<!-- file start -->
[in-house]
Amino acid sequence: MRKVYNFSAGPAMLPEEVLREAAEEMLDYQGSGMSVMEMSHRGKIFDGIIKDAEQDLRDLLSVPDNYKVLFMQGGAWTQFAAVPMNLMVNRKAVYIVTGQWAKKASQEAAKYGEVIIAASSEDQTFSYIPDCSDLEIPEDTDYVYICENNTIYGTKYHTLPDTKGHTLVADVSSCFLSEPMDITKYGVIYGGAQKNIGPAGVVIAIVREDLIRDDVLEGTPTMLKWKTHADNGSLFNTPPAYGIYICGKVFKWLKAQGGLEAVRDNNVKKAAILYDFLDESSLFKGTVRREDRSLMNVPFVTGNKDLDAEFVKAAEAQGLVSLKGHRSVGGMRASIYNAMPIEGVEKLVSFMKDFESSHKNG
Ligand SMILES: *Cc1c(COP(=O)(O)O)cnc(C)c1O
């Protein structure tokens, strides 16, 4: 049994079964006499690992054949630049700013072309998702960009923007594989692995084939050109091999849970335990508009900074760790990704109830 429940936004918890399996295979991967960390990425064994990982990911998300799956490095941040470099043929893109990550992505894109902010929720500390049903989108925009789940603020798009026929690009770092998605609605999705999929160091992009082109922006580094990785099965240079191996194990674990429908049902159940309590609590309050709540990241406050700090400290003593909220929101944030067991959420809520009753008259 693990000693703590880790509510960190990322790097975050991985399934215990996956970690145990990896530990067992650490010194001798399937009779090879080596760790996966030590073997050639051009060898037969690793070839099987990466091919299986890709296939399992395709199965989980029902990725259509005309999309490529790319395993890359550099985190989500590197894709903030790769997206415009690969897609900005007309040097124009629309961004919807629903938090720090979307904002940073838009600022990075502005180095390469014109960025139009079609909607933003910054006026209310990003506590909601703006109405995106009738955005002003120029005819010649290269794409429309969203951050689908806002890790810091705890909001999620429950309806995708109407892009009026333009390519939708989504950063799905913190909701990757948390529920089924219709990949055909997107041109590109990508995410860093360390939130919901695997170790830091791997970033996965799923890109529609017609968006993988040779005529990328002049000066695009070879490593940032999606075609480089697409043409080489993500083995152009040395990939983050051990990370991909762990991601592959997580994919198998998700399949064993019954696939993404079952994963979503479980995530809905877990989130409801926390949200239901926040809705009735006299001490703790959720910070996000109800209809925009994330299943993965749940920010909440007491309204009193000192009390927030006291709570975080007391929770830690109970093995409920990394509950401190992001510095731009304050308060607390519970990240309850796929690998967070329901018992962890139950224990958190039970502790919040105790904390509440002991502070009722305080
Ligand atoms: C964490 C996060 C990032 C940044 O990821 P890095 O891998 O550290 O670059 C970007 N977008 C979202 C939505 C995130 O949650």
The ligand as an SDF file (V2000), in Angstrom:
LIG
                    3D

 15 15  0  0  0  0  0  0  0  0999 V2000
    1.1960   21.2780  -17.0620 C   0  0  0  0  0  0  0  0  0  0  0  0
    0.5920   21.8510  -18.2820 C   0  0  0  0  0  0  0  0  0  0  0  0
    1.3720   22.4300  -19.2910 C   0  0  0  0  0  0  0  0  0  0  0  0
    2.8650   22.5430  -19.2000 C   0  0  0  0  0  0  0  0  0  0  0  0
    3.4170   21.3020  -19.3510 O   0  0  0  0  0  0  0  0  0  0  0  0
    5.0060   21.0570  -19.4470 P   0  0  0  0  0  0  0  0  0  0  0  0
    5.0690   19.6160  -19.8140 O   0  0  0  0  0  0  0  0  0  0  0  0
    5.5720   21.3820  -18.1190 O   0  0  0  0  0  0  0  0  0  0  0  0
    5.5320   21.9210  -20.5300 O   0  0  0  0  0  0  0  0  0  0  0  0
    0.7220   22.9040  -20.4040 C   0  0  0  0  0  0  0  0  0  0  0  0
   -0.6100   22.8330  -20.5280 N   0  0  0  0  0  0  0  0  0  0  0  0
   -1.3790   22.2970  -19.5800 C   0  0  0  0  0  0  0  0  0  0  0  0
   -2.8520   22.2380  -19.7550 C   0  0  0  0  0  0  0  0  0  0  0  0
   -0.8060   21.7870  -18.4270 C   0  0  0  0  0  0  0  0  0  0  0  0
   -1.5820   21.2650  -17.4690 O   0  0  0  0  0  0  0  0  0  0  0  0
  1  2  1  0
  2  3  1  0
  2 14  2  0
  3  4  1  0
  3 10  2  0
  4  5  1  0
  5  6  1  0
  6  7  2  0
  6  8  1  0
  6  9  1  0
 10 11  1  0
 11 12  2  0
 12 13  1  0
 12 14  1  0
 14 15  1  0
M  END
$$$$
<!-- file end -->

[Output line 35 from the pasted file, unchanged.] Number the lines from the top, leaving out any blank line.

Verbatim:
 10 11  1  0